Published on 7 December 2021
A significant - and important - shift in corporate thinking
The past 15 years has seen significant shifts in businesses taking their position within a globalised economy as more important than a mere 'tick-box exercise', and begin integrating ‘whole system’ corporate responsibility thinking into core operating strategies.
Initiatives such as B-Corp, Future Fit Benchmarks, the Sustainable Development Goals and Christian Aid’s Salt Business Networ have enabled businesses to look beyond charitable giving to Civil Society Organisations (CSO’s) as their only means of ‘doing good’. Rather, many businesses have, and will continue, to imbed ‘impact’  into their core activities.
This shift in corporate thinking, which may feel well established to some, is actually a reasonably recent and important shift away from the narrow corporate capitalism of Friedman’s shareholder primacy that dominated the 1980s and 1990s.
The Charities Aid Foundation identified, in their 2018 Corporate Giving by FTSE 100 report, that collectively, corporate donations in sterling had reduced to £1.9 billion over the period of the study, whilst the % of pre-tax profits assigned to impact within individual organisations was reported to be up by an average of 2.4%. How do we explain this?
Have FTSE 100 companies become less profitable, or is there another explanation?
One explanation of this could be that FTSE 100 companies have become less profitable during the period of the study. However, we know this not to be the case with FTSE 100 company valuations increasing by over 25% during the period.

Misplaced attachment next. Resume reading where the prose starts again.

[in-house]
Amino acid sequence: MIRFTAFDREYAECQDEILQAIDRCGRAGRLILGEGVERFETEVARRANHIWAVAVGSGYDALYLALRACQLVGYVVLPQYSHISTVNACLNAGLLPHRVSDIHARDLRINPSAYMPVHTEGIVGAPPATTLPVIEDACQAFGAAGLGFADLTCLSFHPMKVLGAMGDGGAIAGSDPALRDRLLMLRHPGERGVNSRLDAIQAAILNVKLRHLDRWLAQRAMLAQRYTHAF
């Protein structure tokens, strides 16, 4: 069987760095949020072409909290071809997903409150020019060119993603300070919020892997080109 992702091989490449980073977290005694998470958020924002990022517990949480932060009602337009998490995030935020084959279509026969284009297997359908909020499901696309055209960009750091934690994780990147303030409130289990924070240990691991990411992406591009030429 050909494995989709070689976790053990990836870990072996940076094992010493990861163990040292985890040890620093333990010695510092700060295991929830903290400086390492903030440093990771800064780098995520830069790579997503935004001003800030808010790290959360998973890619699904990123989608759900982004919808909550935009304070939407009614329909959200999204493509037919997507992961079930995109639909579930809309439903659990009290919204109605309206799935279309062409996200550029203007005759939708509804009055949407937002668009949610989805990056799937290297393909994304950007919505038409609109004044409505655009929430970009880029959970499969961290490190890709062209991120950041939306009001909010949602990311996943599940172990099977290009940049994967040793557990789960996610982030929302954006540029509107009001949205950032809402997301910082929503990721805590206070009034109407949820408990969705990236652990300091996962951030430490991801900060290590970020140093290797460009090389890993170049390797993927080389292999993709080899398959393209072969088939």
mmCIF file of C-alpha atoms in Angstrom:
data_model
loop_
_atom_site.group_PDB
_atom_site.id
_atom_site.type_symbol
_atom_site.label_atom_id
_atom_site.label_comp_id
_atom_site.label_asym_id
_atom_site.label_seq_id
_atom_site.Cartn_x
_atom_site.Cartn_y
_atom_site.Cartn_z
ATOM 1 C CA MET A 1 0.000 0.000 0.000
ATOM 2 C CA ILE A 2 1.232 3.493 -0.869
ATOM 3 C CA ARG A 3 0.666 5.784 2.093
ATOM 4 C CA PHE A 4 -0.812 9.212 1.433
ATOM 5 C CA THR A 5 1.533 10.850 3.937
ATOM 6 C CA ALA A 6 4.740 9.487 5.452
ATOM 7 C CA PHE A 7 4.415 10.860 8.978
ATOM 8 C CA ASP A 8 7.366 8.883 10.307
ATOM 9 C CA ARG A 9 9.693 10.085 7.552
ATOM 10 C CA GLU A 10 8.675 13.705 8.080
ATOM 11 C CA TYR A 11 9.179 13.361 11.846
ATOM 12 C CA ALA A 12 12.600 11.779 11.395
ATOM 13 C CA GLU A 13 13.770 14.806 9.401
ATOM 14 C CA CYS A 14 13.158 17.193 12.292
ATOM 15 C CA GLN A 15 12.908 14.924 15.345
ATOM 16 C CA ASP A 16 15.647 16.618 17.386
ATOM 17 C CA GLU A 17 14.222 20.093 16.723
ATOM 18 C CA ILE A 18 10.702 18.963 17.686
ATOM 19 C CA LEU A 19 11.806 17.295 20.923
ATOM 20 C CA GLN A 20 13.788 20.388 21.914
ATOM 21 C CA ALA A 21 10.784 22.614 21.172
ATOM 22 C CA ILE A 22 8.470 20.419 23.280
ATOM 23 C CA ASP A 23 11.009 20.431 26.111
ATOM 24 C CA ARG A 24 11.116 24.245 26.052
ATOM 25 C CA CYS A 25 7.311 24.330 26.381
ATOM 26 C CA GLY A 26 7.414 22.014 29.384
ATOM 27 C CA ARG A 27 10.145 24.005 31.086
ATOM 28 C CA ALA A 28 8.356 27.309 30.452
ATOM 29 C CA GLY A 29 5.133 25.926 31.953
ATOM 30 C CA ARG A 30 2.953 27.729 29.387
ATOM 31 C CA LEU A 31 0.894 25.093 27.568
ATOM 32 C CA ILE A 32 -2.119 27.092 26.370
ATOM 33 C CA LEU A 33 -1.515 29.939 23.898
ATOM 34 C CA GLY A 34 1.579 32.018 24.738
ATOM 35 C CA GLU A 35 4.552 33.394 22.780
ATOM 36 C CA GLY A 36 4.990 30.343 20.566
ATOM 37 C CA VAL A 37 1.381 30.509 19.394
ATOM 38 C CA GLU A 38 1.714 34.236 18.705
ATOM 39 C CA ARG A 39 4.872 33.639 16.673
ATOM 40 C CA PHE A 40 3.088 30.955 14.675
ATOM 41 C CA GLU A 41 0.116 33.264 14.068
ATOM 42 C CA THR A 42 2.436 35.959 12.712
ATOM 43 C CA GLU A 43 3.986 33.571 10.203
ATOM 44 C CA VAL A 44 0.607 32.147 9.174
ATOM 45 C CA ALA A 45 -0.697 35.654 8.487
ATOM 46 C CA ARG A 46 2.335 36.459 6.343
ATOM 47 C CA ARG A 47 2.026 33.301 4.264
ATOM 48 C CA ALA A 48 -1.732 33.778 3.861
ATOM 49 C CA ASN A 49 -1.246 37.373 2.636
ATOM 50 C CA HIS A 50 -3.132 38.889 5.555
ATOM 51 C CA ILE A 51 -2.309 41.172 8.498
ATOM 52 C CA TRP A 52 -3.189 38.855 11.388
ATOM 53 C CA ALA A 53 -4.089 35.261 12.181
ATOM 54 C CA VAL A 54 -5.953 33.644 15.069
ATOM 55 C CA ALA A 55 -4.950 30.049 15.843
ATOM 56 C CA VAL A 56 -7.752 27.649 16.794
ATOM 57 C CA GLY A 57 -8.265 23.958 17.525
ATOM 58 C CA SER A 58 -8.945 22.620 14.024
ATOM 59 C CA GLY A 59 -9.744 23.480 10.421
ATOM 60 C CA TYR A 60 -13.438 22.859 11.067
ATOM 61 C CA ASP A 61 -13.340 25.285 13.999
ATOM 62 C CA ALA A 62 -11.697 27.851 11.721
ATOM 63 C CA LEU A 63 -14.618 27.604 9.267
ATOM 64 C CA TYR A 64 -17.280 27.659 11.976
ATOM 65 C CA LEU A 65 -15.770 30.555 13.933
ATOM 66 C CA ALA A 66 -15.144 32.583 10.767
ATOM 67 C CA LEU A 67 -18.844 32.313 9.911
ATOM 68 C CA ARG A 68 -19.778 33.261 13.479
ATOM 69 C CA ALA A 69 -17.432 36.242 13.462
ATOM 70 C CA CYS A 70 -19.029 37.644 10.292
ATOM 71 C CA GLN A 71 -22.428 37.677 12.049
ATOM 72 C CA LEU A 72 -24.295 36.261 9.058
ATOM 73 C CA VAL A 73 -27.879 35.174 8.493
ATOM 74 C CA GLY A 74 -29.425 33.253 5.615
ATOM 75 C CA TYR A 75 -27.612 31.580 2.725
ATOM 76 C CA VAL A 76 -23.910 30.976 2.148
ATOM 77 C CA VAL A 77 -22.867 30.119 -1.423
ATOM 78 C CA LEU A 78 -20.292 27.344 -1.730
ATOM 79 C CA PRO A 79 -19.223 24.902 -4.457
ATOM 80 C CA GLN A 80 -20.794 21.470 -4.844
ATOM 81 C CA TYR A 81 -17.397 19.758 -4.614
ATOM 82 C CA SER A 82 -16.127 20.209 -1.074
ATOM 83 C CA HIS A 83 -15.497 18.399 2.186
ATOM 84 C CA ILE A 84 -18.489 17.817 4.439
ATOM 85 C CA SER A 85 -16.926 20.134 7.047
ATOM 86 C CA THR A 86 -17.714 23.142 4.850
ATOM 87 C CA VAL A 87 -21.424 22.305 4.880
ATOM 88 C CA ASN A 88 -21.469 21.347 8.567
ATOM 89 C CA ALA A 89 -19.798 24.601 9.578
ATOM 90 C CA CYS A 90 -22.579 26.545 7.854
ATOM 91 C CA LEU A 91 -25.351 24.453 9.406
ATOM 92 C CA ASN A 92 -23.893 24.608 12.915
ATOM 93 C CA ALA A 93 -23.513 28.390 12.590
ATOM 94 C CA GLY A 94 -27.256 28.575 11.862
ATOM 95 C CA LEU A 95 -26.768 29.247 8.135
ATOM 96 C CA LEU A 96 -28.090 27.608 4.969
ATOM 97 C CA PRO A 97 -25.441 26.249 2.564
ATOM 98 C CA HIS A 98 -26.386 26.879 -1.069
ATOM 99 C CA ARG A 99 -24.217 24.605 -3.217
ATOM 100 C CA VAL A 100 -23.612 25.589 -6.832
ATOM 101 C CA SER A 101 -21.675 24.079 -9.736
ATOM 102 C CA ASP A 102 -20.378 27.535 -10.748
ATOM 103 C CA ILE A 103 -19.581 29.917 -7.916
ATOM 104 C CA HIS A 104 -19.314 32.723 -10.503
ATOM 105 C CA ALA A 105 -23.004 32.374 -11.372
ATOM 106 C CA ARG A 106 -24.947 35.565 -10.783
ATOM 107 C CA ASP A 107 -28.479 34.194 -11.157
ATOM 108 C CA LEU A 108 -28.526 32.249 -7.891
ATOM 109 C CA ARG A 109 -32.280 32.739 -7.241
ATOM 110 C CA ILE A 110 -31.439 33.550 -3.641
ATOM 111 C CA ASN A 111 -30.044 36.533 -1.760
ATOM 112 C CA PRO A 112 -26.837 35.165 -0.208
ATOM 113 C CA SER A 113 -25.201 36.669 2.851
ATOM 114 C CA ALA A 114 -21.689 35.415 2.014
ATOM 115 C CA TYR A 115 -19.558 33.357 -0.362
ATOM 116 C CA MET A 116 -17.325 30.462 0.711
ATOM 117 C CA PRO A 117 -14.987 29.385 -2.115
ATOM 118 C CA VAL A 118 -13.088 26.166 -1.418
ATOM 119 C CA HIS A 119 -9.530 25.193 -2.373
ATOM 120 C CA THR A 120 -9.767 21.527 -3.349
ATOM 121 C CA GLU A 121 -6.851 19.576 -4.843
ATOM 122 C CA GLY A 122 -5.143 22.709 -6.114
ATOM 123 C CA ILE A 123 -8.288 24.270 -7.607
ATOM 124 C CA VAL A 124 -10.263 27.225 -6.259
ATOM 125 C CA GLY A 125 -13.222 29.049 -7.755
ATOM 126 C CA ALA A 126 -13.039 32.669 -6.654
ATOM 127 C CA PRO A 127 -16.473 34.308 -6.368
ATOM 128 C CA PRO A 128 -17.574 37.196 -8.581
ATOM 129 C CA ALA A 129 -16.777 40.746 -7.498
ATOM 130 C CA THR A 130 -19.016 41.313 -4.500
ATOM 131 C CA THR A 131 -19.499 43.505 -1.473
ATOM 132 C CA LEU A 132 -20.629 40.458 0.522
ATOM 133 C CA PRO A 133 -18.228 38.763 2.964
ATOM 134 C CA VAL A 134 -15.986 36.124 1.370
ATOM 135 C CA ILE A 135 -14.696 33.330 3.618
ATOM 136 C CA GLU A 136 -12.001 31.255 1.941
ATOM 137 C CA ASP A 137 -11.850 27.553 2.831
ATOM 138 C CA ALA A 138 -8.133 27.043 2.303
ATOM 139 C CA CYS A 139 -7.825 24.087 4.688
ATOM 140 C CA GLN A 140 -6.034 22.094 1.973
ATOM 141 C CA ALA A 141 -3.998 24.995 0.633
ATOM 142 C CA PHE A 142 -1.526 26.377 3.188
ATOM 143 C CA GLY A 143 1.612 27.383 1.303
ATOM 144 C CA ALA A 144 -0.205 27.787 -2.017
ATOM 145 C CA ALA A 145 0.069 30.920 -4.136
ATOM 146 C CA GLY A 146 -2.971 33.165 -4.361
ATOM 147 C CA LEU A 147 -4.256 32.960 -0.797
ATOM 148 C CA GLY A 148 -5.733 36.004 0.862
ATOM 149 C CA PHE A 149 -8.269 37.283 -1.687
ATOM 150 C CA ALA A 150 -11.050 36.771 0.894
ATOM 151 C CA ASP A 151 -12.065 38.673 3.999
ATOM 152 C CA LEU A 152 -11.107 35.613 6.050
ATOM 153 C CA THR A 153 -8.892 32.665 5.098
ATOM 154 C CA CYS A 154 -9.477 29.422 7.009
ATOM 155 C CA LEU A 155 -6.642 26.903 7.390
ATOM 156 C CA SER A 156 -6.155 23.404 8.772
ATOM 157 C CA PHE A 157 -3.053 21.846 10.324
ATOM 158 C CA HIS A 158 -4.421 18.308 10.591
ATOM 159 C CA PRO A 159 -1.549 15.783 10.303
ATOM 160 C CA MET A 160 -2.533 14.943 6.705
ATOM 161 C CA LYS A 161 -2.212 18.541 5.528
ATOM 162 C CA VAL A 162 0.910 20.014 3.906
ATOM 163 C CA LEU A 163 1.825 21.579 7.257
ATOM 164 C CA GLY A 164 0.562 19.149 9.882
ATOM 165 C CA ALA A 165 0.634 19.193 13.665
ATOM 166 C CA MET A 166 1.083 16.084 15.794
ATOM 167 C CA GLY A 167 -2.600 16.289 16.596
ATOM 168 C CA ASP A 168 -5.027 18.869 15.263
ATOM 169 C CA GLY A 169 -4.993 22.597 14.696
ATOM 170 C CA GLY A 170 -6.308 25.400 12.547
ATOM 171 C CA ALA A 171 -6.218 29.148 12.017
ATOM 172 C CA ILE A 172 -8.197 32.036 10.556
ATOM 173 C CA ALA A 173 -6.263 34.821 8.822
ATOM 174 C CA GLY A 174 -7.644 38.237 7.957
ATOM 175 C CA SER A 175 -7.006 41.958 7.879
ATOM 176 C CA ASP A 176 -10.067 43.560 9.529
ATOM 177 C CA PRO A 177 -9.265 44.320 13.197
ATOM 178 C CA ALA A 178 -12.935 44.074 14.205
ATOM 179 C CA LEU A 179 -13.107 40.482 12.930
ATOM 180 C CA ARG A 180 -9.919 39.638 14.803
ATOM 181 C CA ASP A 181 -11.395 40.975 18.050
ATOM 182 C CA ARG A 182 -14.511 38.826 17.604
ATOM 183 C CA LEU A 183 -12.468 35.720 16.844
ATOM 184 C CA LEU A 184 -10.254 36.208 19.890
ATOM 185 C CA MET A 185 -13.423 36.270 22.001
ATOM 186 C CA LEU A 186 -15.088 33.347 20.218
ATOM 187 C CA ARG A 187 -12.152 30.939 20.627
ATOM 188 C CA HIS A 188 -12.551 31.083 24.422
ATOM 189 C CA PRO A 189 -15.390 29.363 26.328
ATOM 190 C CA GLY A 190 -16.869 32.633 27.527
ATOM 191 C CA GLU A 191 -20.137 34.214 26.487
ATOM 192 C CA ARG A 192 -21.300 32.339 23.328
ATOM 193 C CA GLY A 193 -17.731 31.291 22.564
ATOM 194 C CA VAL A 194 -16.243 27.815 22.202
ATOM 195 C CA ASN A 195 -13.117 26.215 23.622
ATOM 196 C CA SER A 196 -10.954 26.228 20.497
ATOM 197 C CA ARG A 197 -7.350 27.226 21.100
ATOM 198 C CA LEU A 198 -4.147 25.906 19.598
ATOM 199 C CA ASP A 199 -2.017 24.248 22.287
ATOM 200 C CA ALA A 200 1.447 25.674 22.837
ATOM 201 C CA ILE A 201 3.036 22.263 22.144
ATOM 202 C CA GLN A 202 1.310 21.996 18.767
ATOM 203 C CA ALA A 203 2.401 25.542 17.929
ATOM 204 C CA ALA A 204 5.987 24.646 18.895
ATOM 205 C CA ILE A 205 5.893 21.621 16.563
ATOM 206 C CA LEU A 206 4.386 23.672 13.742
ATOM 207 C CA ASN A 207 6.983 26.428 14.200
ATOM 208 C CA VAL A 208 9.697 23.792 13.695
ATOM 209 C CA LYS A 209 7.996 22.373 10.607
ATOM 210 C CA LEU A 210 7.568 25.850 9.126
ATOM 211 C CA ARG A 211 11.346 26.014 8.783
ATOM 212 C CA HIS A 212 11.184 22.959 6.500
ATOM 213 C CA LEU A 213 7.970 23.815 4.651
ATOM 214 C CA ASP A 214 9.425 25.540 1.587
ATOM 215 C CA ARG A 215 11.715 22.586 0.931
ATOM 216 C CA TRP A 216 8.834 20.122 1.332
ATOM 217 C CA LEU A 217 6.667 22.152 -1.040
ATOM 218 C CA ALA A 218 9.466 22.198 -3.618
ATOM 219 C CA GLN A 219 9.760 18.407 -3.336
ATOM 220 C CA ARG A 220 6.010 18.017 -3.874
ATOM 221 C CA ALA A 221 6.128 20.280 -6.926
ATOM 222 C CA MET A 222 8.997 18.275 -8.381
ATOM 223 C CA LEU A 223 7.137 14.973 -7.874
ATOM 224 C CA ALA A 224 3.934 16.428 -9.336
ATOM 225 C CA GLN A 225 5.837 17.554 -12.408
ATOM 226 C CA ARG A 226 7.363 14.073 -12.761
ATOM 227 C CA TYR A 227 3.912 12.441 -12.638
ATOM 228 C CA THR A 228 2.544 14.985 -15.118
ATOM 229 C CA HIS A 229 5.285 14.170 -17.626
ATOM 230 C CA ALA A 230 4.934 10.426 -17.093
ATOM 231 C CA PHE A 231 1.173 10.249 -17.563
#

Therefore, a more likely explanation is that charitable activities by FTSE 100 companies during the period was increasingly taken ‘in-house’ and is thus represented by the increased percentage of pre-tax spending towards impact activities - whilst cash donations to third-party charitable intermediaries such as INGOs decreased.
In other words, corporates have taken charitable decision-making in-house rather than outsourcing it to CSOs, which may previously have been the norm.
Whilst corporates continue to look for partnerships to direct their funding, they increasingly look for greater operational and brand synergies and multi-channel impact of their funding – that is to say, corporate funding is often intelligent, impact focused, beneficial for business and thus integrated into brand identity.
The trend towards integrated corporate responsibility is widely encouraged by the values-based business movement that seeks to blur the lines between good business and good citizenship.
However, this shift towards business for good does not come without significant challenges, especially when operating in emerging and vulnerable economies.
Why 'helicopter development' is not the solution
ClearView Research and the Vodaphone Foundation found that philanthropic giving and corporate responsibility investment, seeking to deliver positive impact throughout supply chains, tend to favour delivering transformation in partnership with western NGOs rather than delivering impact directly or in partnership with local actors.
They go on to stress that this 'helicopter development' which drops in aid does little sustainable good, and rather perpetuates a kind of ‘neo colonialism’.
Here, we offer a great benefit by delivering almost 100% of development programmes with local partners. Over 75 years, Christian Aid has been working to establish its best-in-class approach to delivering sustainable development that is shaped and implemented by those most invested in its success – the communities themselves.
This approach has shown remarkable impact, not least demonstrated through the Philanthropic Capital Investment Fund. This donor fund is committed to high social returns, through resourcing local businesses and farmers to scale, grow and develop a stable and dignified market-based solution to poverty.
 Used here to encapsulate charitable activity where the maximisation of impact and sustainability are key deliverables which may or may not include not for profit organisations in its delivery.
 J. Elkington, Green Swans